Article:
[Advayavada Study Plan – week 2 – anatman] Advayavada Buddhism does not tell you what to do or believe, but invites us all to make the very best of our own lives by attuning as best as possible, by means of the Noble Eightfold Path, with wondrous overall existence advancing over time now in its manifest direction; we seek to become a true part of the whole in this way, and our reference standard is wondrous overall existence and not misguided and failing mankind.
In Advayavada Buddhism, the Noble Eightfold Path is fully personalized: it is firmly based on what we increasingly know about ourselves and our world, and trusting our own intentions, feelings and conscience. Adherence to the familiar five precepts (not to kill, not to steal, sexual restraint, not to lie, and refraining from alcohol and drugs), and a well-considered understanding of the Buddha’s four noble truths and of the, in Advayavada Buddhism, four signs or marks or basic facts of being (lakshanas), suffice to start off and proceed on the Noble Eightfold Path at any time.
Evolution or, in human terms, progress (pragati in Sanskrit), i.c. our natural impulse or drive to thrive, change and advance is recognized, in Advayavada Buddhism, as the fourth sign of being or caturtha lakshana (cf. conatus, élan vital). To follow the personalized Noble Eightfold Path is our way of responding to it and, when done conscientiously, it becomes nothing less than the main karmic (and neuroplastic) factor in our life, i.e. in our fleeting share in the universal interdependent origination process (madhyamaka-pratityasamutpada) that brings forth wondrous overall existence.
The purpose of this autonomous and open-ended 13-week ASP, which can conveniently be repeated four times in a calendar year, is that we study and debate in a local group, the family circle or with good friends the meaning and implications of the weekly subject, not as a formal and impersonal intellectual exercise, but in the context of whatever we ourselves are presently doing or are concerned with, or about, or affected by, such as our health and state of mind, relationships, work, study, physical and social environment and circumstances, etc.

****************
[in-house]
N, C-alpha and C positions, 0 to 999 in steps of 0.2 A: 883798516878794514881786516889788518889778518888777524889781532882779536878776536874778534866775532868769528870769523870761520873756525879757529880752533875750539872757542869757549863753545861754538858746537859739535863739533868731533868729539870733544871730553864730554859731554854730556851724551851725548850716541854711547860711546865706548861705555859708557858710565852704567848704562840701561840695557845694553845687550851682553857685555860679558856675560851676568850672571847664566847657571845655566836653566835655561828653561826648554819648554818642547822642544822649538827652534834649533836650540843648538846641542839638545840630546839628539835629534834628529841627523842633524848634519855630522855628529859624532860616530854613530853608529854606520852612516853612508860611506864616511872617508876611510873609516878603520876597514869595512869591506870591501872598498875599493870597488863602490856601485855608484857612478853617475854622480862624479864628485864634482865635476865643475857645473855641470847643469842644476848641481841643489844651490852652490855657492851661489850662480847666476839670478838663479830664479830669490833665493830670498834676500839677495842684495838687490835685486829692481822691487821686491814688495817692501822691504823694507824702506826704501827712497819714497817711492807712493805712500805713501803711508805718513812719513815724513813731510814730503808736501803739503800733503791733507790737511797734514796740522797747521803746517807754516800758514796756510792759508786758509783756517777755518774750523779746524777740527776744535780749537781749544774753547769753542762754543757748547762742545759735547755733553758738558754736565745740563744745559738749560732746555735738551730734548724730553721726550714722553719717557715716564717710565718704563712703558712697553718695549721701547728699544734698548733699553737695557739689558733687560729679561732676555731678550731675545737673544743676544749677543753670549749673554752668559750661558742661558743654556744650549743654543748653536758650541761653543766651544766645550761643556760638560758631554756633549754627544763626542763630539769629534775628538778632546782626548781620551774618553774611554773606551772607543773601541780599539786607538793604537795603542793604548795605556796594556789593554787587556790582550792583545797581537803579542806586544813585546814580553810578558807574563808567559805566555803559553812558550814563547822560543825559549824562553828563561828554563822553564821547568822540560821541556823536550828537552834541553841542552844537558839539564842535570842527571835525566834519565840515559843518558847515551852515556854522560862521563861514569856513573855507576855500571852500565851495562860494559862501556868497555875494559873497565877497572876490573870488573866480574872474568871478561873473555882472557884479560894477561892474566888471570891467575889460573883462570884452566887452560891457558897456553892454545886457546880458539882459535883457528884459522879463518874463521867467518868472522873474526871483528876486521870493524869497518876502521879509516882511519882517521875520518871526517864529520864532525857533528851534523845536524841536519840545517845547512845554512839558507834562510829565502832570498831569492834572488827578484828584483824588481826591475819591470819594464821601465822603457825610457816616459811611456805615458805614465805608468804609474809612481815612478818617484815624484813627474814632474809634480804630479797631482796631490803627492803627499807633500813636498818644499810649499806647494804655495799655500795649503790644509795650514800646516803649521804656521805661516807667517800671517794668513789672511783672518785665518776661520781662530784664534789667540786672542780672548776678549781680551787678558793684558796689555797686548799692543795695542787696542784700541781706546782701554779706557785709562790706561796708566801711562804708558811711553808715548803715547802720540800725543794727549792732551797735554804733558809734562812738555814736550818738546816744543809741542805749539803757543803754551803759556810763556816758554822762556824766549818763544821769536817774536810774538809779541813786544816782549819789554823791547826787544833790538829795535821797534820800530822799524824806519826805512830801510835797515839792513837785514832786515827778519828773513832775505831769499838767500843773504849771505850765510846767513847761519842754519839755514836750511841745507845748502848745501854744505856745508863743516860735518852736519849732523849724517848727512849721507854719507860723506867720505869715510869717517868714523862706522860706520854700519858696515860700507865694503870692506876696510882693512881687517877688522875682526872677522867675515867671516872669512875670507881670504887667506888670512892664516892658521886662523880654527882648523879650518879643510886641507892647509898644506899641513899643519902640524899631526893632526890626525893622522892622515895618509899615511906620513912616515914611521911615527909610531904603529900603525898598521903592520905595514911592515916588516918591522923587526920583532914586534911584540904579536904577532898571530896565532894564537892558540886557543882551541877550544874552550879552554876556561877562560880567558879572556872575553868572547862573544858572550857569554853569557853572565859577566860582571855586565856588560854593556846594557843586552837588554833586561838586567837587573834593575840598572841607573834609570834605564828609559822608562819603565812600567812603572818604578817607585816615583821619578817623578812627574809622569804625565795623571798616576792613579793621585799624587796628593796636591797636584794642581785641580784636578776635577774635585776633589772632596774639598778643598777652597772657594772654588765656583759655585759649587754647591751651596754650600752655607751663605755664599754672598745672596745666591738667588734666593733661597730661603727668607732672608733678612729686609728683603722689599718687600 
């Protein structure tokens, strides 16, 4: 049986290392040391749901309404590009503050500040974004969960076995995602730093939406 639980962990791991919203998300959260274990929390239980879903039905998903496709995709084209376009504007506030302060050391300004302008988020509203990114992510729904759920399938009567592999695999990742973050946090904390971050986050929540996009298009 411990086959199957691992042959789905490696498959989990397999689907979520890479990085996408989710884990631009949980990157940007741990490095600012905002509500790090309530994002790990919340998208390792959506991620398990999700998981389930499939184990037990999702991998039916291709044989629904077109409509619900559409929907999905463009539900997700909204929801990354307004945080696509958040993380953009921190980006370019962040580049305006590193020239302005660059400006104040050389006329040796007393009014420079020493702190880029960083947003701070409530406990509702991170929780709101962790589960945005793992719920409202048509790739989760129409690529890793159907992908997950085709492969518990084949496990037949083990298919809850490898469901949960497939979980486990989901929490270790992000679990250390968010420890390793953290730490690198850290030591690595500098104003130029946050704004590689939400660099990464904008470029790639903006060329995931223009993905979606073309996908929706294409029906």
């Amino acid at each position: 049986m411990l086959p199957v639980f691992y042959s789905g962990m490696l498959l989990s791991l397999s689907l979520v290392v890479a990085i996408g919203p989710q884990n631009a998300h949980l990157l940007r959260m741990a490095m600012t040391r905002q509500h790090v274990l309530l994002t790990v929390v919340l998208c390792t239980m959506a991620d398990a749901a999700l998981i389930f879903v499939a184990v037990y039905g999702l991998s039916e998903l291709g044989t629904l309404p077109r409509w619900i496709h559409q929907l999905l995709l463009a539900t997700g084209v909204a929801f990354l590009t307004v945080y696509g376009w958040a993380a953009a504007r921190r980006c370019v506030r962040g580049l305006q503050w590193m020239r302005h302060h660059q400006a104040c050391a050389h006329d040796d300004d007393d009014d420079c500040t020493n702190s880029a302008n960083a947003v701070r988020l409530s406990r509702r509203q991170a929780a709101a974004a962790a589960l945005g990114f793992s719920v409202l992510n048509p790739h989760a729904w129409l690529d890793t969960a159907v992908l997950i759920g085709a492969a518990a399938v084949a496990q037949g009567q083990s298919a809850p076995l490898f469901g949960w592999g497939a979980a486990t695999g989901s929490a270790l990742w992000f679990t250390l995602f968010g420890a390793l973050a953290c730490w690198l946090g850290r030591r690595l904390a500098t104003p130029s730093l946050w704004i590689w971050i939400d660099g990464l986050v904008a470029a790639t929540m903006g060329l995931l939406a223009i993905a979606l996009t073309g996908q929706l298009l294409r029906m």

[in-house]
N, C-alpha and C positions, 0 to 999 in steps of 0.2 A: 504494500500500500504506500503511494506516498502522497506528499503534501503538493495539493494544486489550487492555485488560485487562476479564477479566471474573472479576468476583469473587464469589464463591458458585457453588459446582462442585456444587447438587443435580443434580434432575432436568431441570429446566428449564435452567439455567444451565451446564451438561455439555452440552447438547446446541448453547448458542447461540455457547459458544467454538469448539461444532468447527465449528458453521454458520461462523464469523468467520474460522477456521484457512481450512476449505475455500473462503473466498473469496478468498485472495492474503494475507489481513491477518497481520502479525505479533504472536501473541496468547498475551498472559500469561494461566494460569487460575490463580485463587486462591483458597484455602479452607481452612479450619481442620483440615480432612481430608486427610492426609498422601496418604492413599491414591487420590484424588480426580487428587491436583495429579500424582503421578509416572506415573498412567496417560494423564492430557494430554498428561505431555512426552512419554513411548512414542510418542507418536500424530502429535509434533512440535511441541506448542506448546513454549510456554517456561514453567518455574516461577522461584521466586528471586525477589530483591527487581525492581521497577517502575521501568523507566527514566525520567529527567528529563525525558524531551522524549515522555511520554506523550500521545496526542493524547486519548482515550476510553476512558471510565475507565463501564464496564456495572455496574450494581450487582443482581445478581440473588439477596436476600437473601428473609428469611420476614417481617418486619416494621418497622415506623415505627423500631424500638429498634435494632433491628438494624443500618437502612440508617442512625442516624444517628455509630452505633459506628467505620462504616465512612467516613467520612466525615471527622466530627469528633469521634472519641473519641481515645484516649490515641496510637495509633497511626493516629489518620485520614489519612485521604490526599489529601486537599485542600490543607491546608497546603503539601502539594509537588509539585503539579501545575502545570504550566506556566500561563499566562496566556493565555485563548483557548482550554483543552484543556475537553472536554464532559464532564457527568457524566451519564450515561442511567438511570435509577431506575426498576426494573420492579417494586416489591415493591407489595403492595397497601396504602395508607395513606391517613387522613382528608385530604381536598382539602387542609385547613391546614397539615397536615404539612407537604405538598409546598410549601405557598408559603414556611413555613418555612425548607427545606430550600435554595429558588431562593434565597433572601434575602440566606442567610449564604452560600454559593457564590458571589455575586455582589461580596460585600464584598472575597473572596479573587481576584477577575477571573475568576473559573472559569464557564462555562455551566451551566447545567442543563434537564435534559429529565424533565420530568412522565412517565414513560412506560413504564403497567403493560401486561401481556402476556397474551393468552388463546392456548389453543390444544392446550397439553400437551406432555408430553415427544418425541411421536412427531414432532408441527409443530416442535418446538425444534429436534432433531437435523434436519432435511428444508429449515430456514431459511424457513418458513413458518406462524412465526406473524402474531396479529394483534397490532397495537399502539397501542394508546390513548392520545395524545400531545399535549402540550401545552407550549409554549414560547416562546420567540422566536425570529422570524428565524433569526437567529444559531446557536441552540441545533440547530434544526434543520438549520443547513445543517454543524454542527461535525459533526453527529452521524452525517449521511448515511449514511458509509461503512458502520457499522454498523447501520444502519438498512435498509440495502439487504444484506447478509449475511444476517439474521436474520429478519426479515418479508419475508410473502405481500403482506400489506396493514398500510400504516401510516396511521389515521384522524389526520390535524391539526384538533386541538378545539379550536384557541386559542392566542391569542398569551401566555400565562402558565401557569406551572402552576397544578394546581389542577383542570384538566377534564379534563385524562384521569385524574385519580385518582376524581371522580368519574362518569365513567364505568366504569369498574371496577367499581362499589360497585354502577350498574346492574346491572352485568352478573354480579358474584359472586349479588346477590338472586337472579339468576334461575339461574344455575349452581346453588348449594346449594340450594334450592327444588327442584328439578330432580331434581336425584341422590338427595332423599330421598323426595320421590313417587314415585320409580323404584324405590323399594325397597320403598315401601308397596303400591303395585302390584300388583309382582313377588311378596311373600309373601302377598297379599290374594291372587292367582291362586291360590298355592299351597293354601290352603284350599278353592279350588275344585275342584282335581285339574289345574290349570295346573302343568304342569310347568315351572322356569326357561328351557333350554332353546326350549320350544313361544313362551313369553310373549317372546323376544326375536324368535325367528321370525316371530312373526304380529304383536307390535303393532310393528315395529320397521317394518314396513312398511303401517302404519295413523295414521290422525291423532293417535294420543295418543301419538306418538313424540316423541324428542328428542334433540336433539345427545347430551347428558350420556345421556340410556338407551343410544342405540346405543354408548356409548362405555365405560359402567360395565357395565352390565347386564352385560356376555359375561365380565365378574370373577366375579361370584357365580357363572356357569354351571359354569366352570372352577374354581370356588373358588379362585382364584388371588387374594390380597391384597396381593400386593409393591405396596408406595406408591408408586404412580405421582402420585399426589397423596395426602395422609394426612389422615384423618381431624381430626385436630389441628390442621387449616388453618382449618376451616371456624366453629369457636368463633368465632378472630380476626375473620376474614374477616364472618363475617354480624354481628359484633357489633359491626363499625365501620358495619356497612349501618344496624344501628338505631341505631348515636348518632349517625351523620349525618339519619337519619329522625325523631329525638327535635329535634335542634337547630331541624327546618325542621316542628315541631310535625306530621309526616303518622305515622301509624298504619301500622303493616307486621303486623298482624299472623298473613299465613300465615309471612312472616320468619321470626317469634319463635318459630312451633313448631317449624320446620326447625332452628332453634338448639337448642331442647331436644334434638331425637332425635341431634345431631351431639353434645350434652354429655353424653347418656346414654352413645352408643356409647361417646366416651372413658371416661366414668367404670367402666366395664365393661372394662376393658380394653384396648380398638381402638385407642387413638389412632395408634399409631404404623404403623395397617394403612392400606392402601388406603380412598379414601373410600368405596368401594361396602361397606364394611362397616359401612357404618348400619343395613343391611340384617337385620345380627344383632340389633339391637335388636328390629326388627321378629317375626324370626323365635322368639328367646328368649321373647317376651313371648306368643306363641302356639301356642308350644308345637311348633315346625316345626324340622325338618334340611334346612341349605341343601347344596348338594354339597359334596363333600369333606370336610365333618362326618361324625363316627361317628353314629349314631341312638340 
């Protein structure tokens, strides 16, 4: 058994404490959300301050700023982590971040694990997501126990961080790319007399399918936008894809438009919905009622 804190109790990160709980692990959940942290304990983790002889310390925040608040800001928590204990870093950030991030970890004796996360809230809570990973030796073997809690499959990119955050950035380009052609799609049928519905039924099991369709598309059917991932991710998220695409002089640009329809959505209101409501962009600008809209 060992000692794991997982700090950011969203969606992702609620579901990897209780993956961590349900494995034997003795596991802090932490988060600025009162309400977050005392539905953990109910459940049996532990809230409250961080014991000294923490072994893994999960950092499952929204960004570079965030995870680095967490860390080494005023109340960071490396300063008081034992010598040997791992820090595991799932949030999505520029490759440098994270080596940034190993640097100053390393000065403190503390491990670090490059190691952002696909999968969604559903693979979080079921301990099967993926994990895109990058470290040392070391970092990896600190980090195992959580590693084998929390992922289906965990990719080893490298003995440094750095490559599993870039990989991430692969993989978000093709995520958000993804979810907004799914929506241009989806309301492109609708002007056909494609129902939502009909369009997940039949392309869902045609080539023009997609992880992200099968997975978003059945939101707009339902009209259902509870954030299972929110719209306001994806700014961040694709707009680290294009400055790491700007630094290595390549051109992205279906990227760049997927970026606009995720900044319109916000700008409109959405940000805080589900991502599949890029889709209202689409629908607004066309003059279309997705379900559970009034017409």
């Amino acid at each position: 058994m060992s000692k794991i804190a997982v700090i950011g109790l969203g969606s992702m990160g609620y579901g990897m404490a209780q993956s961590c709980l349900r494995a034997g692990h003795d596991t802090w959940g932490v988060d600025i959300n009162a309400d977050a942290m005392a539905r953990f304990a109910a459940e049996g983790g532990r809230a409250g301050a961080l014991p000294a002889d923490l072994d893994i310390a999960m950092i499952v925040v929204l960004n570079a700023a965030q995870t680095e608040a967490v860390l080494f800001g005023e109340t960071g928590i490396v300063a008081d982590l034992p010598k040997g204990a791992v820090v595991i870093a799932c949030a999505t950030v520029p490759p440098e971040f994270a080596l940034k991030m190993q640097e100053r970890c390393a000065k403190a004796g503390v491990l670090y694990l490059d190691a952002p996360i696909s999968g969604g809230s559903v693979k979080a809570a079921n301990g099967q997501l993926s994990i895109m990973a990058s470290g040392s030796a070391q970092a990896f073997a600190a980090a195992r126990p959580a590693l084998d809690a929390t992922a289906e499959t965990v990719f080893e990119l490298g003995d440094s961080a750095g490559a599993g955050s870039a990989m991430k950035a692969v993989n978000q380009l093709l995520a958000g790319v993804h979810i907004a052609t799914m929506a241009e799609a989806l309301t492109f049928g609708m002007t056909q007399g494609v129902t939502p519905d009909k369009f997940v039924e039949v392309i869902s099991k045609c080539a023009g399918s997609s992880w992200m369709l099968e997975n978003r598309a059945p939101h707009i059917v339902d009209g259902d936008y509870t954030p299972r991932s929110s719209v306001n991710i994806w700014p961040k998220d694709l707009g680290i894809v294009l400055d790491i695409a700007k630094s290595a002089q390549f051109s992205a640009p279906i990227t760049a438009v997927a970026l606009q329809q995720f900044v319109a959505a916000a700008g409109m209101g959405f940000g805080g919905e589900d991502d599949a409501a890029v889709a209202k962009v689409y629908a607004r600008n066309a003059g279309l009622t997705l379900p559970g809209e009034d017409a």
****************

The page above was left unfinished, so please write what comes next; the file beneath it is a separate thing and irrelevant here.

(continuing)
The second preliminary subject of this first quarter of 2022 is again this week, week 2, anatta (Pali) or anatman (Sanskrit), which literally means no-self and is traditionally considered the second of the three (in Advayavada Buddhism, four) lakshanas. The Buddhist anatta or anatmata doctrine teaches that no immutable and immortal soul, spirit or self exists ‘in the sense of a permanent, eternal, integral, and independent substance within an individual existent’.
In Mahayana Buddhism, the nissvabhava doctrine teaches further that as all things without exception are produced by interdependent origination (pratityasamutpada, all-conditionality) indeed all are, in fact, empty (shunya) of self-nature (svabhava); thus the ego e.g. is ‘no more than a transitory and changeable empirical personality put together from the five aggregates (skandhas): form, feeling, perception, mental formations, and consciousness’.
Svabhava-shunyata (lit. self-nature emptiness) is a central notion in Madhyamaka philosophy: in Advayavada Buddhism, the selflessness [and, therefore, finitude] of all things is, as stated above, the second of the four lakshanas, the other three being the impermanence or changeability of everything (as explained last week, week 1), the ubiquity of existential suffering (see next week, week 3), and evolution or, in human terms, progress (see week 4).
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